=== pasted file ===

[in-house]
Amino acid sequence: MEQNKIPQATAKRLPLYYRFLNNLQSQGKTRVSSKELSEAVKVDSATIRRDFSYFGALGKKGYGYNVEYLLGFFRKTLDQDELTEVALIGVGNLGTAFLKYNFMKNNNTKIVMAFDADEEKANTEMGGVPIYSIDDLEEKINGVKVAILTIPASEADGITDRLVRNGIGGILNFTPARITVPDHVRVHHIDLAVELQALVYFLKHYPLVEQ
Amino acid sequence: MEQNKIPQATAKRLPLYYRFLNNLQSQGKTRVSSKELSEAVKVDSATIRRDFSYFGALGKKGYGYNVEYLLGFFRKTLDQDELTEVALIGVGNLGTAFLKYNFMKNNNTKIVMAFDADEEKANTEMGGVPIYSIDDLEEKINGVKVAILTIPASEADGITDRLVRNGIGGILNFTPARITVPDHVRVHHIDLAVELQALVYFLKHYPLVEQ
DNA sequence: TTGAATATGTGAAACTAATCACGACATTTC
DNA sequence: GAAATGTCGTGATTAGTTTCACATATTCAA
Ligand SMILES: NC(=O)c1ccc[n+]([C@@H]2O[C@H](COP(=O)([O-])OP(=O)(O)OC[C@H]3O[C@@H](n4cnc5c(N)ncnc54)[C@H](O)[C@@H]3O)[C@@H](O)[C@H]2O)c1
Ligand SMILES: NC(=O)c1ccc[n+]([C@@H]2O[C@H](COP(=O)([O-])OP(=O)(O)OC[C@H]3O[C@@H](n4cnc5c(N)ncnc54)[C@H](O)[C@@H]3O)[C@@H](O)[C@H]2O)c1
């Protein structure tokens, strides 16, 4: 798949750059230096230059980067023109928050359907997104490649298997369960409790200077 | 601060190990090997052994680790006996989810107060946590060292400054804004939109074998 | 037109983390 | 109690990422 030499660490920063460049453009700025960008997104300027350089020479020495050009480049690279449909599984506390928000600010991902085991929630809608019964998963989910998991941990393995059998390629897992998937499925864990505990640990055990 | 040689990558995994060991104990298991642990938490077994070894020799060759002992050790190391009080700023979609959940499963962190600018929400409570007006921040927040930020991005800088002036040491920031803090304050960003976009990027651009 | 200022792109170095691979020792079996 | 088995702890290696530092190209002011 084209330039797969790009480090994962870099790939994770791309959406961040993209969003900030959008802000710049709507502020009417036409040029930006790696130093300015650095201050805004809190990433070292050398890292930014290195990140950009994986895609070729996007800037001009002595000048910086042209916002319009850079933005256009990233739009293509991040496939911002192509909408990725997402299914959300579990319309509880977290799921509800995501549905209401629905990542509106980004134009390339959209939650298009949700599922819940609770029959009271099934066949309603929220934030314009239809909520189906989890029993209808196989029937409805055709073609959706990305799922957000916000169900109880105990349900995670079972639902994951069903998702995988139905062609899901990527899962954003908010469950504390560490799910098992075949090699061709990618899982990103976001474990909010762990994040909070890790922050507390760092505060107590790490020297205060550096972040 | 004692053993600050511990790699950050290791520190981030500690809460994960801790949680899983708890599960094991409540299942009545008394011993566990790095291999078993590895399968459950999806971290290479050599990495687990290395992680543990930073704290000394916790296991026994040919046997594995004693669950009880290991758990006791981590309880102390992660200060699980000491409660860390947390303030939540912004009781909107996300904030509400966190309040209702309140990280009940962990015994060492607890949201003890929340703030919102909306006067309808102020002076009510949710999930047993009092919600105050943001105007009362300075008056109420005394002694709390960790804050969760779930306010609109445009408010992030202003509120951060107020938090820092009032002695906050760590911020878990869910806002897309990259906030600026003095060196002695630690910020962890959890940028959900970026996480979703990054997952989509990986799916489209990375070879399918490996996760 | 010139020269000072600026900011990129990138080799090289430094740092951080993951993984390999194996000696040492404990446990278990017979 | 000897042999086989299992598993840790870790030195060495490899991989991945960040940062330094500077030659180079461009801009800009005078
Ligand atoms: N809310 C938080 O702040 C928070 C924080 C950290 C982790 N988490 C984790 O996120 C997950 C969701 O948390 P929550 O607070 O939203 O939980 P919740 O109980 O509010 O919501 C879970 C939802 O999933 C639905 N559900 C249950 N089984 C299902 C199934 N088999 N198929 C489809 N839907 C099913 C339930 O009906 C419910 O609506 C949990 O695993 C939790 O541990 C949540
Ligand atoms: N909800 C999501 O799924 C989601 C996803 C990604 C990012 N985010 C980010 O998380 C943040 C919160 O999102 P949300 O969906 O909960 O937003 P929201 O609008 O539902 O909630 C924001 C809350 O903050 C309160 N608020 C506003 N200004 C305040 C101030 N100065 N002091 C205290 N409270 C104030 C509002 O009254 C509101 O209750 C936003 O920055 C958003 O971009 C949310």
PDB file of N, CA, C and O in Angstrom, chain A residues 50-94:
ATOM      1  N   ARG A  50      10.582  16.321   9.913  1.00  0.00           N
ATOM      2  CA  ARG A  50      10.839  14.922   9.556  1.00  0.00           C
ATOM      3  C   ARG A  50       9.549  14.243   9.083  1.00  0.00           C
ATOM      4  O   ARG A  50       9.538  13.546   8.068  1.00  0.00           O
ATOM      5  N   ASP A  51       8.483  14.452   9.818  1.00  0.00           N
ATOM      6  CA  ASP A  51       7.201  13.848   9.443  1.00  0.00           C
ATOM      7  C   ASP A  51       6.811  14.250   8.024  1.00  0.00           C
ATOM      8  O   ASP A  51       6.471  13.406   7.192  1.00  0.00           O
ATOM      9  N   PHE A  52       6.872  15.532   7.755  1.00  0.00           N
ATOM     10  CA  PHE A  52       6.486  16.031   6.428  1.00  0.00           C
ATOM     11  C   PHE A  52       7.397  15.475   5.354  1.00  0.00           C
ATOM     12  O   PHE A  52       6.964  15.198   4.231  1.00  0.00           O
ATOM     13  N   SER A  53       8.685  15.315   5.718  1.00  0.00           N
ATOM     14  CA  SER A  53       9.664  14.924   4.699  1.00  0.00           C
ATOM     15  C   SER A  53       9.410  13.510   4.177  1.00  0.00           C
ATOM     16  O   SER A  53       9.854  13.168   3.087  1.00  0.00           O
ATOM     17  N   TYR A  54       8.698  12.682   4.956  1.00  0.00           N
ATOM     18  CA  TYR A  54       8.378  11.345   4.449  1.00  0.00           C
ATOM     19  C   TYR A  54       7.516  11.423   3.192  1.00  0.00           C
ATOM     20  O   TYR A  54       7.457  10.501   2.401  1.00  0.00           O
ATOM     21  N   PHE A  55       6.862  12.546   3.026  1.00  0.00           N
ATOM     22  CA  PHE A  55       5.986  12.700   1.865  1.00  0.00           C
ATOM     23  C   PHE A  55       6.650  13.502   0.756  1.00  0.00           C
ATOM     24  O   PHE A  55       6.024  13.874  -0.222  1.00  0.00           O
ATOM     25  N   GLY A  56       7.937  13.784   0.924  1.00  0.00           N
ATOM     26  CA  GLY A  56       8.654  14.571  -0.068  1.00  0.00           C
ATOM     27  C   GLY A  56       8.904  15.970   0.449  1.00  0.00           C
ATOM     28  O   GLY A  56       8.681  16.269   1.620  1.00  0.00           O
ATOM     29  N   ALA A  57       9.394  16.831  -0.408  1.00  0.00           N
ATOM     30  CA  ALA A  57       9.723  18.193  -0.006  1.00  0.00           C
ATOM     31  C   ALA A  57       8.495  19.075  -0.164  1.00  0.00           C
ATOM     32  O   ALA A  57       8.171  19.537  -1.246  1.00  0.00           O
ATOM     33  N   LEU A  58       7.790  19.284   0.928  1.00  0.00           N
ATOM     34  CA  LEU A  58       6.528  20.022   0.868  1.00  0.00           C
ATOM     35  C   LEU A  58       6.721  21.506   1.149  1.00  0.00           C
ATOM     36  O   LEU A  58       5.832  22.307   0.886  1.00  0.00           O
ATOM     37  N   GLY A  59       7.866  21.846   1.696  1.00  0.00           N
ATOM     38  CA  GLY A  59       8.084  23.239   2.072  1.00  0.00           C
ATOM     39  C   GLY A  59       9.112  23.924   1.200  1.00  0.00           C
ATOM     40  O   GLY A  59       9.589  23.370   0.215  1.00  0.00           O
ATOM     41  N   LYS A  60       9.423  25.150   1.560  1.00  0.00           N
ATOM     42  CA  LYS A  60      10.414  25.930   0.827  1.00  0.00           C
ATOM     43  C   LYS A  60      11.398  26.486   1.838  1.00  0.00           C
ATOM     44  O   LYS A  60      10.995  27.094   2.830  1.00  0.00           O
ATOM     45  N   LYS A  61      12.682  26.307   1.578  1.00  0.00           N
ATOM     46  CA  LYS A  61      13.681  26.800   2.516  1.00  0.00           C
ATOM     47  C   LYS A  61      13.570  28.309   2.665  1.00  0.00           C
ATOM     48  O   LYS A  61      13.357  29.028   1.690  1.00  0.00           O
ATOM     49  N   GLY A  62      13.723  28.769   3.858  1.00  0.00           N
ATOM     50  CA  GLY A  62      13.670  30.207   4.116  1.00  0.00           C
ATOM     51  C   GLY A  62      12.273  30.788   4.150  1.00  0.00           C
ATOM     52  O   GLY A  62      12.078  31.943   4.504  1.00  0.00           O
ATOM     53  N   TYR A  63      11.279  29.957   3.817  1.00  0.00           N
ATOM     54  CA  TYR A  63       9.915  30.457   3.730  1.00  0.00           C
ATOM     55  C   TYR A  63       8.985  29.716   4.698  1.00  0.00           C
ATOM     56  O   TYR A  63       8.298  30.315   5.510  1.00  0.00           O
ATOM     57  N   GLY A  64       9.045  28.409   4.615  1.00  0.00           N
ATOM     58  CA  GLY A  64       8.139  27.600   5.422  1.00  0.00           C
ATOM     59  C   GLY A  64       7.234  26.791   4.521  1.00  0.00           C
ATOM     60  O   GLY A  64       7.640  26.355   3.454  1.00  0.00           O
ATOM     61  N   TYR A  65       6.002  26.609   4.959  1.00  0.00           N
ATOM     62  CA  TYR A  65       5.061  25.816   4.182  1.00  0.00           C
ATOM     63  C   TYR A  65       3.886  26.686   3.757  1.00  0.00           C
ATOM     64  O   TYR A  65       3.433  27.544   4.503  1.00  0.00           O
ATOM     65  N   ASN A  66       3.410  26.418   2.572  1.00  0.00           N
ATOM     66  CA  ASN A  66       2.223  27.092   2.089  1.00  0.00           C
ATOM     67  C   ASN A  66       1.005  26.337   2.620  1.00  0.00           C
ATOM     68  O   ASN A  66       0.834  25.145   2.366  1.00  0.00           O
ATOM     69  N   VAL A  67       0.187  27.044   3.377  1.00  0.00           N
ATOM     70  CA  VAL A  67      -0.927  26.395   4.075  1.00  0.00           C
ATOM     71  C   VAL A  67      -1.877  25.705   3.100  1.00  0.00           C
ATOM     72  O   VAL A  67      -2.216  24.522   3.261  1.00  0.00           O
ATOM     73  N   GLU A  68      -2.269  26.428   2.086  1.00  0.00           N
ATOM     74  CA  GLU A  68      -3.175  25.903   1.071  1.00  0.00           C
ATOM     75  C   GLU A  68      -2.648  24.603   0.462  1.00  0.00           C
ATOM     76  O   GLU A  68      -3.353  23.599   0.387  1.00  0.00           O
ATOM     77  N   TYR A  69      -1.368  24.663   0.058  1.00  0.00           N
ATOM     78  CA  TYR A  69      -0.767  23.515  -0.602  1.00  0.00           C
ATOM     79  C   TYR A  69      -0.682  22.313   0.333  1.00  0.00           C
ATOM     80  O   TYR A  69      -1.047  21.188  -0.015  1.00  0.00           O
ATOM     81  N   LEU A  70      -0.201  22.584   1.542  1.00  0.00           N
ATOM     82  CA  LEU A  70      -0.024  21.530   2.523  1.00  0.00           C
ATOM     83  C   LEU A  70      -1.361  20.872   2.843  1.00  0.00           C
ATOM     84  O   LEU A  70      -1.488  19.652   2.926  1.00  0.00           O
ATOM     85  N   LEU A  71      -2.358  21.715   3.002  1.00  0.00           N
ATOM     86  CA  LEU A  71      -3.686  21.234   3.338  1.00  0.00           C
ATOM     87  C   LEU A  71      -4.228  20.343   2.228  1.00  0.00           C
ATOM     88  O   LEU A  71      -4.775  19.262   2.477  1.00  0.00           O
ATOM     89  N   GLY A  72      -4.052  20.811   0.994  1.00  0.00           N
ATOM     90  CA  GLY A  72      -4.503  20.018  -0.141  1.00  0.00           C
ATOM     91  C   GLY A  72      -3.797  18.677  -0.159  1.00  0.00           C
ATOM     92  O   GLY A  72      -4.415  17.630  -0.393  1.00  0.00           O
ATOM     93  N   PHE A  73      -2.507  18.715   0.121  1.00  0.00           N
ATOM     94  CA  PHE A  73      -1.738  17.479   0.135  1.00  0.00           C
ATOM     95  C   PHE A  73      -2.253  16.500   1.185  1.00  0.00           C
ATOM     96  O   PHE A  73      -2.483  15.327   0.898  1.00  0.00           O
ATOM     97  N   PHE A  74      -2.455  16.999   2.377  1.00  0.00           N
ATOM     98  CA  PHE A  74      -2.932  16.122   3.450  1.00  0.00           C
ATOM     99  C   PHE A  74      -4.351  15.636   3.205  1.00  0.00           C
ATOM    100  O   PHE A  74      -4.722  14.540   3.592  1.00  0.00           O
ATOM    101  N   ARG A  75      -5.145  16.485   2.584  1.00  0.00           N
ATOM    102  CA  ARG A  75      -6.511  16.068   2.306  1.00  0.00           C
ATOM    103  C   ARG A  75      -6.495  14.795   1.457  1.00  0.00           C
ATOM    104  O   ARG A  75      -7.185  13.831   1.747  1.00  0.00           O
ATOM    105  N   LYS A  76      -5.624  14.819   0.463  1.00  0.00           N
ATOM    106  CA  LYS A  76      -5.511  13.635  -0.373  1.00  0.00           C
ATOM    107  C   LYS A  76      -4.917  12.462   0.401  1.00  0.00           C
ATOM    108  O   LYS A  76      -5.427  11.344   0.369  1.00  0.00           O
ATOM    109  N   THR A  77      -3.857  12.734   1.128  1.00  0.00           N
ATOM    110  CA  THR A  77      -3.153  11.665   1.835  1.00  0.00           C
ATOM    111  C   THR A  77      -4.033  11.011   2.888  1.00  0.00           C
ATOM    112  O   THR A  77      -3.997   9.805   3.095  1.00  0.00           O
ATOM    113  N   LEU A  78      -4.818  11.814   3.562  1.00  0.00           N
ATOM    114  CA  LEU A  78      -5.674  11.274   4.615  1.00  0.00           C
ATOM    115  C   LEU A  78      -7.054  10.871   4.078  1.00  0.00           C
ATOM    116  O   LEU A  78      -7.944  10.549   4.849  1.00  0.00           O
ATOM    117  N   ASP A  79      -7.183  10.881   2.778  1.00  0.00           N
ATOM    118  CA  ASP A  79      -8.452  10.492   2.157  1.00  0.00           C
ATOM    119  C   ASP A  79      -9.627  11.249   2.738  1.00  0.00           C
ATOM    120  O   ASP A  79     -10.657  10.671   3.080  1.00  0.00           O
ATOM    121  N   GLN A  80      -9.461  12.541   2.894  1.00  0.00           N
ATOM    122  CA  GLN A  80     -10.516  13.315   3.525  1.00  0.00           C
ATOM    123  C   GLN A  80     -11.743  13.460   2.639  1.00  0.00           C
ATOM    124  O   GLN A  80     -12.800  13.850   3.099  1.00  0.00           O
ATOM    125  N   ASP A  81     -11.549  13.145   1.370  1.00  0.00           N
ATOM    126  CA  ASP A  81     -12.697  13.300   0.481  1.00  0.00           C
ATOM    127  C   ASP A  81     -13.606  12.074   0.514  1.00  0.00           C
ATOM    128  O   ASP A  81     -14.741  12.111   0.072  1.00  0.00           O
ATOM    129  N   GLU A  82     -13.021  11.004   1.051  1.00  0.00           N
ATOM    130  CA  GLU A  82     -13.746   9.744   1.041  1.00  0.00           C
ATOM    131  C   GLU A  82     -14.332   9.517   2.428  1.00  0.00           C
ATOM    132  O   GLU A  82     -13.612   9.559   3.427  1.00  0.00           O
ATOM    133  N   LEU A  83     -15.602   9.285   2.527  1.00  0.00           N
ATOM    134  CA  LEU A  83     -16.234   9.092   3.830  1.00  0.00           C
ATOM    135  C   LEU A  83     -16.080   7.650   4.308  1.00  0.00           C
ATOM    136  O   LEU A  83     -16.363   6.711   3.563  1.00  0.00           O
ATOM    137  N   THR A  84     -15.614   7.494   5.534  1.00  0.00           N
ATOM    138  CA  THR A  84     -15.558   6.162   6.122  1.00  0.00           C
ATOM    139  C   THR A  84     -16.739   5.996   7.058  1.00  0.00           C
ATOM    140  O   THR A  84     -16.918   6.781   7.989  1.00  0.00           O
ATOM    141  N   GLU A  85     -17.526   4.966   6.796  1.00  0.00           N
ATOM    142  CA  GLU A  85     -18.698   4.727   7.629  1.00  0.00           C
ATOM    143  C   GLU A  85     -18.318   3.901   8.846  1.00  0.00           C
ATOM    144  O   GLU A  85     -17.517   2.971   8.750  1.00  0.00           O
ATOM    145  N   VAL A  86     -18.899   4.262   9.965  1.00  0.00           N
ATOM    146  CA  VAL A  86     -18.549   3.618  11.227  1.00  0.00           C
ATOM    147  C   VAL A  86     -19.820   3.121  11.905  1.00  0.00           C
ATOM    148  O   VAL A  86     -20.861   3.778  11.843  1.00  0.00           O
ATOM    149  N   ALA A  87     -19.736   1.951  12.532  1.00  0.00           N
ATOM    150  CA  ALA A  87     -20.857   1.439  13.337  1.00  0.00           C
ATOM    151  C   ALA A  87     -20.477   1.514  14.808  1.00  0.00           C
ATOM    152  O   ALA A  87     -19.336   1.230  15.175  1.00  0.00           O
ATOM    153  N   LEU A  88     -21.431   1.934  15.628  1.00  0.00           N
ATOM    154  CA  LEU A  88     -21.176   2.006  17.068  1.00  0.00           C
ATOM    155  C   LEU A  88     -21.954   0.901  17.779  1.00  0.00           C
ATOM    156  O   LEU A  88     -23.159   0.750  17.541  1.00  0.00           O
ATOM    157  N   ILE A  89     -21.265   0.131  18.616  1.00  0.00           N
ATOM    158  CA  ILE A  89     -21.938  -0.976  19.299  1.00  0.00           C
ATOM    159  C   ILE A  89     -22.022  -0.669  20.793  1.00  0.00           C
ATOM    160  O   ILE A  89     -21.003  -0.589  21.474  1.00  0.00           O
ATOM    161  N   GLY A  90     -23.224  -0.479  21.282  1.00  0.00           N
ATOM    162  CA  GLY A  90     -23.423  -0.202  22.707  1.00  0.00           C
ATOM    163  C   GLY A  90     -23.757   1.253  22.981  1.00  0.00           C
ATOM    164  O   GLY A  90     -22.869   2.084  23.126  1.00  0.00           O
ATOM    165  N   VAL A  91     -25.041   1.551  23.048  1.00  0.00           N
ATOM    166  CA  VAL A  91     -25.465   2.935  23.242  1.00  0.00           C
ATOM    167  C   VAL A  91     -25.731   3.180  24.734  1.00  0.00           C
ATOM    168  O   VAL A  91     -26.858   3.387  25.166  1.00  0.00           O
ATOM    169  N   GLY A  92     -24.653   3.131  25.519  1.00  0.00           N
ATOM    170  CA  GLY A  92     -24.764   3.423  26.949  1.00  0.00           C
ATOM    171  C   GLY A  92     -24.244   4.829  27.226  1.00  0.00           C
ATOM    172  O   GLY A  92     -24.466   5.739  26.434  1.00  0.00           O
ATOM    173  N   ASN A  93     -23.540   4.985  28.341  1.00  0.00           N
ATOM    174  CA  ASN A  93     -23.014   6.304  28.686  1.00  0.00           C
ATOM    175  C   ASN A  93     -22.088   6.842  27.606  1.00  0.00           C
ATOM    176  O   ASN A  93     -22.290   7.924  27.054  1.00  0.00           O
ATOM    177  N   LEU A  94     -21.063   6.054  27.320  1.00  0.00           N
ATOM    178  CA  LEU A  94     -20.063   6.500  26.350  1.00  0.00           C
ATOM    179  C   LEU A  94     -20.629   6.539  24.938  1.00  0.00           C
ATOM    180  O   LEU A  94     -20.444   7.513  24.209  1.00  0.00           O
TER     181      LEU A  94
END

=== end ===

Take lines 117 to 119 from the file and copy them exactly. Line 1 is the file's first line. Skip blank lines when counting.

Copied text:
ATOM    106  CA  LYS A  76      -5.511  13.635  -0.373  1.00  0.00           C
ATOM    107  C   LYS A  76      -4.917  12.462   0.401  1.00  0.00           C
ATOM    108  O   LYS A  76      -5.427  11.344   0.369  1.00  0.00           O